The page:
Is it necessary to measure vibration levels for hand held vibrating tools at a construction site?

In many cases a risk assessment for vibration at a construction site can be prepared without using equipment to measure the vibration levels. The assessment must be based on reliable information though and should include a realistic estimate of the employee’s exposure.

You may find it useful to observe work activities, measure the exposure time over part of the day and use this to estimate exposure during a full shift. If an employee is exposed to vibration from more than one tool or work process during a typical day, you will need to collect information about the likely vibration level(s) and exposure time for each source.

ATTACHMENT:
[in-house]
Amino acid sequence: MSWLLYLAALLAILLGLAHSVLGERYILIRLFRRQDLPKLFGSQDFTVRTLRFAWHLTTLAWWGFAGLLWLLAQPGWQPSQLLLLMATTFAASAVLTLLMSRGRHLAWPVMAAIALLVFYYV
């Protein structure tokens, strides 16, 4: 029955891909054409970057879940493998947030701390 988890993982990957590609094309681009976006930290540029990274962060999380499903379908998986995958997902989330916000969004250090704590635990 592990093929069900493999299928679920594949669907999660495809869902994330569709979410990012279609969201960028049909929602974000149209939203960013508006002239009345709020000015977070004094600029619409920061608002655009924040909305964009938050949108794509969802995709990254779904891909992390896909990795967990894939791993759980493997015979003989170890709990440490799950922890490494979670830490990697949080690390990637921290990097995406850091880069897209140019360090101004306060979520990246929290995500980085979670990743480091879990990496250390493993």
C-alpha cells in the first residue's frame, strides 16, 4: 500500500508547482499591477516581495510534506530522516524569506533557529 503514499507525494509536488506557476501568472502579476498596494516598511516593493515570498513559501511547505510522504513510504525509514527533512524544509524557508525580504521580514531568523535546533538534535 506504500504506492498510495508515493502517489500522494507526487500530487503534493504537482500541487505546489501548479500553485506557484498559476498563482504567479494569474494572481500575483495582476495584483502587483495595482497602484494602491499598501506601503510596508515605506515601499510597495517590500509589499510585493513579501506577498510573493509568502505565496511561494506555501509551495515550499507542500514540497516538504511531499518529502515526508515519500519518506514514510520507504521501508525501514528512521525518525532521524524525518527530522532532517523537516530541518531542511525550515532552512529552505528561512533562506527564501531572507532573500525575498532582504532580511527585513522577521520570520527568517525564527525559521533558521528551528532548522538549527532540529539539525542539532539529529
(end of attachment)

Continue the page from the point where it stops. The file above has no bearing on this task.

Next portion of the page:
Information from manufacturers or suppliers about vibration levels produced by the equipment can be used to calculate the daily exposure unless there is reason to believe it is not valid, for example if the tool is being used in a way not specified by the manufacturer or supplier.

The quality of vibration data should be discussed with suppliers / manufacturers of equipment. Vibration data measured according to current standards should give a good indication of the likely exposure to vibration when the tool is in use, but manufacturers may also give additional information about residual risk, such as when the results of the standard vibration tests are known not to be very representative of real usage.